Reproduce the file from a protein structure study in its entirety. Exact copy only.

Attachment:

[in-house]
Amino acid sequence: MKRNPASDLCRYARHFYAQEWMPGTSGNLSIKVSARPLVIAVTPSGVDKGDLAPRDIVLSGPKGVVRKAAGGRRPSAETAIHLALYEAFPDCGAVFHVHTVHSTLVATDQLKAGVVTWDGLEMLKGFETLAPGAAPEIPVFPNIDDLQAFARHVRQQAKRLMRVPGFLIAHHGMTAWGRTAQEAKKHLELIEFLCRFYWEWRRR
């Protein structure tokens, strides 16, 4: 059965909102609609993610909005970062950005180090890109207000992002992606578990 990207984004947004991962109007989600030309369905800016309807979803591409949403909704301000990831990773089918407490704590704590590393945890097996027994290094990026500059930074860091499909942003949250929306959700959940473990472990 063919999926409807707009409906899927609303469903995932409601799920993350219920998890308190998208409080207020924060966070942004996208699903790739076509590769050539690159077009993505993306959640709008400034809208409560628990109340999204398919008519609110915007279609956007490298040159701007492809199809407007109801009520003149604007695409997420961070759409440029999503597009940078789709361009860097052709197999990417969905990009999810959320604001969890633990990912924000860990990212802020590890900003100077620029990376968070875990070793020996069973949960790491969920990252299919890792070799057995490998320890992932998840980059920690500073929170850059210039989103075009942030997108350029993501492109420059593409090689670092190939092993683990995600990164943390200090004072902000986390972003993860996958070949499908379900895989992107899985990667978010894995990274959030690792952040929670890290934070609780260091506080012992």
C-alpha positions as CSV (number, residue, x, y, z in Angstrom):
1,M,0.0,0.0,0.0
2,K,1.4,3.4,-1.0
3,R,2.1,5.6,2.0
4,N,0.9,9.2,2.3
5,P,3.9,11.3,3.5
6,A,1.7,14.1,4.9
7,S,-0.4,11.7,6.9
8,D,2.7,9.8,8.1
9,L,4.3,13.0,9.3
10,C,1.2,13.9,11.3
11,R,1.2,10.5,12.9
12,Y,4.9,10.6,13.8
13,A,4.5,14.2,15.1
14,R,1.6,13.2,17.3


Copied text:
[in-house]
Amino acid sequence: MKRNPASDLCRYARHFYAQEWMPGTSGNLSIKVSARPLVIAVTPSGVDKGDLAPRDIVLSGPKGVVRKAAGGRRPSAETAIHLALYEAFPDCGAVFHVHTVHSTLVATDQLKAGVVTWDGLEMLKGFETLAPGAAPEIPVFPNIDDLQAFARHVRQQAKRLMRVPGFLIAHHGMTAWGRTAQEAKKHLELIEFLCRFYWEWRRR
């Protein structure tokens, strides 16, 4: 059965909102609609993610909005970062950005180090890109207000992002992606578990 990207984004947004991962109007989600030309369905800016309807979803591409949403909704301000990831990773089918407490704590704590590393945890097996027994290094990026500059930074860091499909942003949250929306959700959940473990472990 063919999926409807707009409906899927609303469903995932409601799920993350219920998890308190998208409080207020924060966070942004996208699903790739076509590769050539690159077009993505993306959640709008400034809208409560628990109340999204398919008519609110915007279609956007490298040159701007492809199809407007109801009520003149604007695409997420961070759409440029999503597009940078789709361009860097052709197999990417969905990009999810959320604001969890633990990912924000860990990212802020590890900003100077620029990376968070875990070793020996069973949960790491969920990252299919890792070799057995490998320890992932998840980059920690500073929170850059210039989103075009942030997108350029993501492109420059593409090689670092190939092993683990995600990164943390200090004072902000986390972003993860996958070949499908379900895989992107899985990667978010894995990274959030690792952040929670890290934070609780260091506080012992």
C-alpha positions as CSV (number, residue, x, y, z in Angstrom):
1,M,0.0,0.0,0.0
2,K,1.4,3.4,-1.0
3,R,2.1,5.6,2.0
4,N,0.9,9.2,2.3
5,P,3.9,11.3,3.5
6,A,1.7,14.1,4.9
7,S,-0.4,11.7,6.9
8,D,2.7,9.8,8.1
9,L,4.3,13.0,9.3
10,C,1.2,13.9,11.3
11,R,1.2,10.5,12.9
12,Y,4.9,10.6,13.8
13,A,4.5,14.2,15.1
14,R,1.6,13.2,17.3